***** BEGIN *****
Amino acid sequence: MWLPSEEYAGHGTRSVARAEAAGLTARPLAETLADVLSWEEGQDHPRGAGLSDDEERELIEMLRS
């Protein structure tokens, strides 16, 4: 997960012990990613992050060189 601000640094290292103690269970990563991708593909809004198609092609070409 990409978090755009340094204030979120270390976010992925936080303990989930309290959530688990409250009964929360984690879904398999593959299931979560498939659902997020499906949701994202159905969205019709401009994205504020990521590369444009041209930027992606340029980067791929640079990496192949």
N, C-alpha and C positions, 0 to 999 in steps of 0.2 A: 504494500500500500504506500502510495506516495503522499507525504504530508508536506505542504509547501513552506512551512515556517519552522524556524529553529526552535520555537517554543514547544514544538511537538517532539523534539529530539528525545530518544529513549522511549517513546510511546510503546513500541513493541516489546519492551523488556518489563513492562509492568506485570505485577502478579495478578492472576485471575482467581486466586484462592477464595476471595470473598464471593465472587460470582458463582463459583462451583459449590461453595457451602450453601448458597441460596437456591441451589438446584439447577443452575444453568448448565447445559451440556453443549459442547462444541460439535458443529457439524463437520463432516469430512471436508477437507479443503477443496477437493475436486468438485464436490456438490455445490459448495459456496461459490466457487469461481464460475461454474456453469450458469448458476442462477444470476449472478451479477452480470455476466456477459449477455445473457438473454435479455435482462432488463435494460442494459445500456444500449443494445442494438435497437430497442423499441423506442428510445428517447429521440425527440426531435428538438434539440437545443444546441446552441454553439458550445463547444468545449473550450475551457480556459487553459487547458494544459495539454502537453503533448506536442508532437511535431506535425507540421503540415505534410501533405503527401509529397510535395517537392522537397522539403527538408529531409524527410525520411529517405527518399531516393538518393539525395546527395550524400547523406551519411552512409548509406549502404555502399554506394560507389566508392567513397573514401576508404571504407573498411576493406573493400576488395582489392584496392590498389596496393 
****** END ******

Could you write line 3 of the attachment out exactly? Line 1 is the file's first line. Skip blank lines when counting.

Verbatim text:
N, C-alpha and C positions, 0 to 999 in steps of 0.2 A: 504494500500500500504506500502510495506516495503522499507525504504530508508536506505542504509547501513552506512551512515556517519552522524556524529553529526552535520555537517554543514547544514544538511537538517532539523534539529530539528525545530518544529513549522511549517513546510511546510503546513500541513493541516489546519492551523488556518489563513492562509492568506485570505485577502478579495478578492472576485471575482467581486466586484462592477464595476471595470473598464471593465472587460470582458463582463459583462451583459449590461453595457451602450453601448458597441460596437456591441451589438446584439447577443452575444453568448448565447445559451440556453443549459442547462444541460439535458443529457439524463437520463432516469430512471436508477437507479443503477443496477437493475436486468438485464436490456438490455445490459448495459456496461459490466457487469461481464460475461454474456453469450458469448458476442462477444470476449472478451479477452480470455476466456477459449477455445473457438473454435479455435482462432488463435494460442494459445500456444500449443494445442494438435497437430497442423499441423506442428510445428517447429521440425527440426531435428538438434539440437545443444546441446552441454553439458550445463547444468545449473550450475551457480556459487553459487547458494544459495539454502537453503533448506536442508532437511535431506535425507540421503540415505534410501533405503527401509529397510535395517537392522537397522539403527538408529531409524527410525520411529517405527518399531516393538518393539525395546527395550524400547523406551519411552512409548509406549502404555502399554506394560507389566508392567513397573514401576508404571504407573498411576493406573493400576488395582489392584496392590498389596496393 